Effects of short- and long-term disturbance resulting from military maneuvers on vegetation and soils in a mixed prairie area

Sherry A. Leis, David M. Engle, David M. Leslie, Jeffrey S. Fehmi

Research output: Contribution to journalArticlepeer-review

20 Scopus citations

Abstract

Loss of grassland species resulting from activities such as off-road vehicle use increases the need for models that predict effects of anthropogenic disturbance. The relationship of disturbance by military training to plant species richness and composition on two soils (Foard and Lawton) in a mixed prairie area was investigated. Track cover (cover of vehicle disturbance to the soil) and soil organic carbon were selected as measures of short- and long-term disturbance, respectively. Soil and vegetation data, collected in 1-m 2 quadrats, were analyzed at three spatial scales (60, 10, and 1 m2). Plant species richness peaked at intermediate levels of soil organic carbon at the 10-m2 and 1-m2 spatial scales on both the Lawton and Foard soils, and at intermediate levels of track cover at all three spatial scales on the Foard soil. Species composition differed across the disturbance gradient on the Foard soil but not on the Lawton soil. Disturbance increased total plant species richness on the Foard soil. The authors conclude that disturbance up to intermediate levels can be used to maintain biodiversity by enriching the plant species pool.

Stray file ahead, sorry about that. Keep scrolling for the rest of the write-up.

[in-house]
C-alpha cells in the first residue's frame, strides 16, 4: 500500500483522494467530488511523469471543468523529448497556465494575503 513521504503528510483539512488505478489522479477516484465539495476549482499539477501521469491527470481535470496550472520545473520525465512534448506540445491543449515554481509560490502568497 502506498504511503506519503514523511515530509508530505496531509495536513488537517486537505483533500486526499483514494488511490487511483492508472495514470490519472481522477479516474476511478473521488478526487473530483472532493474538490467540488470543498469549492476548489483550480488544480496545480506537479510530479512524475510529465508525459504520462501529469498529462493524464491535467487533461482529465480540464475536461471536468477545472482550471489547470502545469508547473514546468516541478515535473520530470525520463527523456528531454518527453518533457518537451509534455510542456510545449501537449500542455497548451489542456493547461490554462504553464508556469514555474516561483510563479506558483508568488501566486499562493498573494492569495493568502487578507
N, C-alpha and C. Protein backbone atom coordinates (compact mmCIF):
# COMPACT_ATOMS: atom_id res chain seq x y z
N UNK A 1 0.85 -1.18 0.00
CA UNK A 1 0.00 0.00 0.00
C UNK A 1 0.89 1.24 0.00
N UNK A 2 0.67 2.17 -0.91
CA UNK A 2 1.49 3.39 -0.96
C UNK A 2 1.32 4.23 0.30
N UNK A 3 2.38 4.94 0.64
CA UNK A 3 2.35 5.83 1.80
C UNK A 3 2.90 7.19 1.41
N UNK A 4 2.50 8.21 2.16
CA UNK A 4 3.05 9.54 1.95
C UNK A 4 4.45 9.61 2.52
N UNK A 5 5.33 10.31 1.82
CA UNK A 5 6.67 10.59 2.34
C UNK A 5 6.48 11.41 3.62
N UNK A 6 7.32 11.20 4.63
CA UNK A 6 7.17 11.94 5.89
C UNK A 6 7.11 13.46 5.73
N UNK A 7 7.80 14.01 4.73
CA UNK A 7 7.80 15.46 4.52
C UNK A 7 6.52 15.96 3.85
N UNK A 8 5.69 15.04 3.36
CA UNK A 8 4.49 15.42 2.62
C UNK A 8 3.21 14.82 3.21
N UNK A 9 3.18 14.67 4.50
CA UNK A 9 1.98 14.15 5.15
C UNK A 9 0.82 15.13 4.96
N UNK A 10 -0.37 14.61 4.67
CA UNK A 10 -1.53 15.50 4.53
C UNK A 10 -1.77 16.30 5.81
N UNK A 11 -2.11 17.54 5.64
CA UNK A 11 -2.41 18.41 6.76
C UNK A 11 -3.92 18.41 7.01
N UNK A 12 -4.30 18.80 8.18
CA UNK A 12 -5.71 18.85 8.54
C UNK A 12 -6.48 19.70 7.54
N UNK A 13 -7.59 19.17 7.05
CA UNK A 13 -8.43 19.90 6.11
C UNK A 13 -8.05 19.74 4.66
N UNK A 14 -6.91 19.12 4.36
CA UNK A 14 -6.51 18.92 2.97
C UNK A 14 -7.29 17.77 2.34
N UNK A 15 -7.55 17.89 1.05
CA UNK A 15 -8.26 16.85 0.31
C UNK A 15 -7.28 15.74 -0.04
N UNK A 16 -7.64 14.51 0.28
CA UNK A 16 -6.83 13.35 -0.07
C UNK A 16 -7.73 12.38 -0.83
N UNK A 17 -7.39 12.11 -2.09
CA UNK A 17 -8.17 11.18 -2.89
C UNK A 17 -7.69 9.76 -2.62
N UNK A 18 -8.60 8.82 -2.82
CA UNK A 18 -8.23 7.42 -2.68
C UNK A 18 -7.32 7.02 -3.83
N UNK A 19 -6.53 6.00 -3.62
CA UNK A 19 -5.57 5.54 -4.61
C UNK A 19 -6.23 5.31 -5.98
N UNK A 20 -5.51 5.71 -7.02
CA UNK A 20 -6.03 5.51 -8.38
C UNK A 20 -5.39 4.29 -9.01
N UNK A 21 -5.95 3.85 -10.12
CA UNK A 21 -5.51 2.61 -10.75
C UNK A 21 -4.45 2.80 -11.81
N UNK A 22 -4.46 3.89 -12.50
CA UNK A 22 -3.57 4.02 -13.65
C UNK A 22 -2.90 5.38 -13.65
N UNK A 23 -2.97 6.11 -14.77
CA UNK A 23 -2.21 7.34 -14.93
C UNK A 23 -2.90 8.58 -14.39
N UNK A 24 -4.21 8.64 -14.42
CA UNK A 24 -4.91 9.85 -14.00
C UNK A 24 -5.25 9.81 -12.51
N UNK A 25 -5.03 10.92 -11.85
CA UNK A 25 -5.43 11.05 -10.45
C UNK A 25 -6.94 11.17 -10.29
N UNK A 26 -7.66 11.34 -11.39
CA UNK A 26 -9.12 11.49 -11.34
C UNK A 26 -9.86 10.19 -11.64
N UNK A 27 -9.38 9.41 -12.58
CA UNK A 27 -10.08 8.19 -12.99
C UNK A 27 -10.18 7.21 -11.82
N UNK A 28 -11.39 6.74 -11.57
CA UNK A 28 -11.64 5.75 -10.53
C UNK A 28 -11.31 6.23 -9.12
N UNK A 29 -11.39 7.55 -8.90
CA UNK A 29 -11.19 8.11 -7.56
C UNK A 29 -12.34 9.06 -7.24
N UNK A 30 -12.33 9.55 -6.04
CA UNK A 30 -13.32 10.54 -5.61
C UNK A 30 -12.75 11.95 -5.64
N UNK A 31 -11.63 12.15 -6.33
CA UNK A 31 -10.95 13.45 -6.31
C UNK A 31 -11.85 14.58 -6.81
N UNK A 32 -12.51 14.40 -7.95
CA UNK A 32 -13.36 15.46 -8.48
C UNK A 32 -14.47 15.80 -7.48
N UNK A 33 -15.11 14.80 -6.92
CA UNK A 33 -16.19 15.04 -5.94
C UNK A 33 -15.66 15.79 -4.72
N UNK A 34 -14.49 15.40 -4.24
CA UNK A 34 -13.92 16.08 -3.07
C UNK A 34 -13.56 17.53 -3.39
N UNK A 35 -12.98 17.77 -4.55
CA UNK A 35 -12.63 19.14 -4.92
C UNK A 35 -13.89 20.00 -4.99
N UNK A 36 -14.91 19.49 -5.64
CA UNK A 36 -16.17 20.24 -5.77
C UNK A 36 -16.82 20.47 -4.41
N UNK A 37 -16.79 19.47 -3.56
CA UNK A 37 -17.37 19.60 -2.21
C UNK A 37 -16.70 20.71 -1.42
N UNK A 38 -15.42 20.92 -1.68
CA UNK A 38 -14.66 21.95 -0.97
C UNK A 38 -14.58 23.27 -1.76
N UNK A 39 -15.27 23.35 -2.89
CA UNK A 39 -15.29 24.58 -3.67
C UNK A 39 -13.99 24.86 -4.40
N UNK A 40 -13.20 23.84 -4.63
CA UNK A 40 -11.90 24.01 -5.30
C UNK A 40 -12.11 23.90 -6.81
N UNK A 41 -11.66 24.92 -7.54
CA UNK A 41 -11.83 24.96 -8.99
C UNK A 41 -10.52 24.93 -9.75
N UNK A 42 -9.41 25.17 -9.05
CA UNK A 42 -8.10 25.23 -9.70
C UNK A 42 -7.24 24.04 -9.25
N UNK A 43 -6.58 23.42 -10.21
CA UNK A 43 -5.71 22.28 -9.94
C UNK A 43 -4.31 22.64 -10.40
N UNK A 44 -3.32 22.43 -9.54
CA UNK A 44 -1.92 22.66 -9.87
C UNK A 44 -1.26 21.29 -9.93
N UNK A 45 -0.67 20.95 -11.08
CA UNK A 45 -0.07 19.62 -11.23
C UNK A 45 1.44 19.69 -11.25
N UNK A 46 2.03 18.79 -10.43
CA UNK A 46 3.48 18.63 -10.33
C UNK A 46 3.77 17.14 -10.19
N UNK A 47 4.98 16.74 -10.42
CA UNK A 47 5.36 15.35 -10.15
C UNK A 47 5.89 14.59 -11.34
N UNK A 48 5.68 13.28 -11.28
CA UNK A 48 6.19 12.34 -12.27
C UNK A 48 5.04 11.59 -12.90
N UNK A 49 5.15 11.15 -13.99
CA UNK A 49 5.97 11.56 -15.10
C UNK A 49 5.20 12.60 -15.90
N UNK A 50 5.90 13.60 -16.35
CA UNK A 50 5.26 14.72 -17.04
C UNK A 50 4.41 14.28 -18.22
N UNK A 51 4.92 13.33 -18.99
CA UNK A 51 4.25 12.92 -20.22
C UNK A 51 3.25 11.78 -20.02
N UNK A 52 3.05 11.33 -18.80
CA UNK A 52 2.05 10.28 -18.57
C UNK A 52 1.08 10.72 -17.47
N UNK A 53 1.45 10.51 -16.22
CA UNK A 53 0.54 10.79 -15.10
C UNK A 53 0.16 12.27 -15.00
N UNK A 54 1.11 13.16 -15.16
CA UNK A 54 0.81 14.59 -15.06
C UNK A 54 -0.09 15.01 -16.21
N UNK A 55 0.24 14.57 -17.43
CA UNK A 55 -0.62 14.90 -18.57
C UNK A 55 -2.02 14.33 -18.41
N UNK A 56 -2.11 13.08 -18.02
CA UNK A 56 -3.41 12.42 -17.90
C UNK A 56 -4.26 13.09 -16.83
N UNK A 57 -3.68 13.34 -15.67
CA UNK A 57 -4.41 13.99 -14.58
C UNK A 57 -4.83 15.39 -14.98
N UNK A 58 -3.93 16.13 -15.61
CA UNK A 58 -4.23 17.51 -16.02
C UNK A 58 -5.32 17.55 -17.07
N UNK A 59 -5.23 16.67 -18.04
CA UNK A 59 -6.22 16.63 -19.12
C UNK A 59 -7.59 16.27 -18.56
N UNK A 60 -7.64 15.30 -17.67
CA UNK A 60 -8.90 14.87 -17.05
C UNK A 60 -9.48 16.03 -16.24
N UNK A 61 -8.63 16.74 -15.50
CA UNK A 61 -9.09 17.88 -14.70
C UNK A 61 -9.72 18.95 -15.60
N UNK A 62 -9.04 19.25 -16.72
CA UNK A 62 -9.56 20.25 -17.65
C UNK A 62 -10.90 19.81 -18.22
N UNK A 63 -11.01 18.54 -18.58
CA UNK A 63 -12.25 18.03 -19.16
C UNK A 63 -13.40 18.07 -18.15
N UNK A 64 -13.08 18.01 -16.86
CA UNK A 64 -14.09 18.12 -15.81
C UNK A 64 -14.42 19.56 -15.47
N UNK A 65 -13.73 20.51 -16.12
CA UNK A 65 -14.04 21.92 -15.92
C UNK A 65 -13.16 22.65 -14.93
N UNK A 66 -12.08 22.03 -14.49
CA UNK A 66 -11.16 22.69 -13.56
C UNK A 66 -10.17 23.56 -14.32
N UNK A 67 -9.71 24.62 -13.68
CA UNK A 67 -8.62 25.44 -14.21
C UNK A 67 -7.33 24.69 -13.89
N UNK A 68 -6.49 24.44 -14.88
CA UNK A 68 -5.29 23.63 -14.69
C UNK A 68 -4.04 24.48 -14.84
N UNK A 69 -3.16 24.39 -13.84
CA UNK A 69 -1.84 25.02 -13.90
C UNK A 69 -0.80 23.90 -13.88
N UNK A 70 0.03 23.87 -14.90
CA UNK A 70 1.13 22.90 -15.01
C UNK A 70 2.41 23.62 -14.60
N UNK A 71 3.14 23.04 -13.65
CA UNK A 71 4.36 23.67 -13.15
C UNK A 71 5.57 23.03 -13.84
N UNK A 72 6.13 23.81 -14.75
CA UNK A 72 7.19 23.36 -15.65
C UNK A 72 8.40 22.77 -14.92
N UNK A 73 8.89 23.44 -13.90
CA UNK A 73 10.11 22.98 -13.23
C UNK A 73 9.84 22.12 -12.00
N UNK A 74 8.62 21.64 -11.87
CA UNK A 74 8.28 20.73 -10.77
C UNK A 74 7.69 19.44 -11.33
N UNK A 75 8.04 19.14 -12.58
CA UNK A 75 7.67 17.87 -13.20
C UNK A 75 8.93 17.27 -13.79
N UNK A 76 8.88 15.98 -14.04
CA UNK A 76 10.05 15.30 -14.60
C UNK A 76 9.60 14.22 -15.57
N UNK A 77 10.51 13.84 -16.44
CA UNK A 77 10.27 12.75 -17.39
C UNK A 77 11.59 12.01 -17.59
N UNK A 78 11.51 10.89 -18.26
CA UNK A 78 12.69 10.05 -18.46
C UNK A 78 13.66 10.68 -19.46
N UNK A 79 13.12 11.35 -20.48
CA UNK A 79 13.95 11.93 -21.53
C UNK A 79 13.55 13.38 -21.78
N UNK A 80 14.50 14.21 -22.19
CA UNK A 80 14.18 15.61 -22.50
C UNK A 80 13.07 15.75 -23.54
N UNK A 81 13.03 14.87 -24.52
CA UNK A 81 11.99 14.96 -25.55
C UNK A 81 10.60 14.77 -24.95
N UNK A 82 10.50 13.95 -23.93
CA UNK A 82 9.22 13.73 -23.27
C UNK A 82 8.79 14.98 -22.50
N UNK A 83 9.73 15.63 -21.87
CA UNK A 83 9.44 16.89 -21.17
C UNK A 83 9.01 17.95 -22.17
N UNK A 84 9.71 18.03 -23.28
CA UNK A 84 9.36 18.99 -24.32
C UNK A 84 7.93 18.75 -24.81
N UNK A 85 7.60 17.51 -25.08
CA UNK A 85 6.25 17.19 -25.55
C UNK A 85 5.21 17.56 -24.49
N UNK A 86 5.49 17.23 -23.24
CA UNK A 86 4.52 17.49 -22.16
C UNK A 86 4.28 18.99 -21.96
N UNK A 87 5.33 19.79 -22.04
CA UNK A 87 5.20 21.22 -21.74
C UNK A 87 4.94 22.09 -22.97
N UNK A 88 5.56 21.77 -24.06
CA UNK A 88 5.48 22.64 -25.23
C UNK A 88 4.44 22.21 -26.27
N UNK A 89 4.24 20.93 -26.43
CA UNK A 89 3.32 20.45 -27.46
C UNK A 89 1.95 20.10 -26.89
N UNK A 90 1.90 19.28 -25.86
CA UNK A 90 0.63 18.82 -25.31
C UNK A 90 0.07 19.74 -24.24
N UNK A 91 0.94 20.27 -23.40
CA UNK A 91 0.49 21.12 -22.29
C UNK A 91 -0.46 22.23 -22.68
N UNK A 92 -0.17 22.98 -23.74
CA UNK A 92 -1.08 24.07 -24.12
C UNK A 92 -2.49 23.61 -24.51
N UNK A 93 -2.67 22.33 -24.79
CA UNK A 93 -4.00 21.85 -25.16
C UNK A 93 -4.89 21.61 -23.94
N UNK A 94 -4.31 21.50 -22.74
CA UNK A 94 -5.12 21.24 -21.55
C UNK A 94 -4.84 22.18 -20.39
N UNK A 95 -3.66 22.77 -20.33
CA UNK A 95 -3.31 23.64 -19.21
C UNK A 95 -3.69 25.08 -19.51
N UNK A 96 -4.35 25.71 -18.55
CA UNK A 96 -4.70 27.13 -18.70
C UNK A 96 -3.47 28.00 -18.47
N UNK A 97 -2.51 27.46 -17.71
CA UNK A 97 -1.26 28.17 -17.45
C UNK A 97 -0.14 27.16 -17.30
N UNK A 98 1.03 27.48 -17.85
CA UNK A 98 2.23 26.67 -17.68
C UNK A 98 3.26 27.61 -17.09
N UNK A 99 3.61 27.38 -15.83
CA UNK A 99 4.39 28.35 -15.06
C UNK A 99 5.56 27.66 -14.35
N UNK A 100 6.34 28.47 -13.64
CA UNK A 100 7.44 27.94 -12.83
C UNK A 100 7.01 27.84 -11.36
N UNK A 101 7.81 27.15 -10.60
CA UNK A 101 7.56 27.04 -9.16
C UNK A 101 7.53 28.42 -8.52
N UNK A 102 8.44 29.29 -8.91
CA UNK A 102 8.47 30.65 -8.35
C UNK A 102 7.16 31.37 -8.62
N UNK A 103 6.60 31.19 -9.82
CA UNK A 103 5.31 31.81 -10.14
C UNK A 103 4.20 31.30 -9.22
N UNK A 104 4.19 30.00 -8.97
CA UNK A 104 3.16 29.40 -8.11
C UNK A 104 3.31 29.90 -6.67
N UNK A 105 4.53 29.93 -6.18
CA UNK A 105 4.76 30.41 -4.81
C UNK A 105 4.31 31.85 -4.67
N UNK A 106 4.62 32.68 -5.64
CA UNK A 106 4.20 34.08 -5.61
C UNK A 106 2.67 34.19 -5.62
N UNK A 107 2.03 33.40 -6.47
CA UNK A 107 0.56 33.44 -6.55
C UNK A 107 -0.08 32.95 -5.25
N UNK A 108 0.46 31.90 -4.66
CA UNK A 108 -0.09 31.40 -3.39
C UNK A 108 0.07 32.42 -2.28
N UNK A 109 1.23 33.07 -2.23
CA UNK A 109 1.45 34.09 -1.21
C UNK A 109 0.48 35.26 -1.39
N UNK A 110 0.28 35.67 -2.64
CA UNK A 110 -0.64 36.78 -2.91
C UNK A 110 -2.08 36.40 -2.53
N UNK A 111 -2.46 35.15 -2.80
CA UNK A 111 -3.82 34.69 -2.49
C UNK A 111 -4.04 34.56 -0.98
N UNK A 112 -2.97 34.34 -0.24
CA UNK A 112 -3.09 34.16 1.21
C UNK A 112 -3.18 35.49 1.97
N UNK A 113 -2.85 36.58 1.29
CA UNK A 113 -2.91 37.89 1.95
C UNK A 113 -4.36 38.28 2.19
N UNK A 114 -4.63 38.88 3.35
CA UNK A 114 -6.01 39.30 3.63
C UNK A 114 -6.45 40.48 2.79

Original languageEnglish (US)
Pages (from-to)849-861
Number of pages13
JournalEnvironmental Management
Volume36
Issue number6
DOIs
StatePublished - Dec 1 2005
Externally publishedYes

Keywords

  • Community dynamics
  • Intermediate disturbance hypothesis
  • Military disturbance
  • Mixed-grass prairie
  • Richness
  • Soil carbon
  • Vehicular tracking

ASJC Scopus subject areas

  • Global and Planetary Change
  • Ecology
  • Pollution

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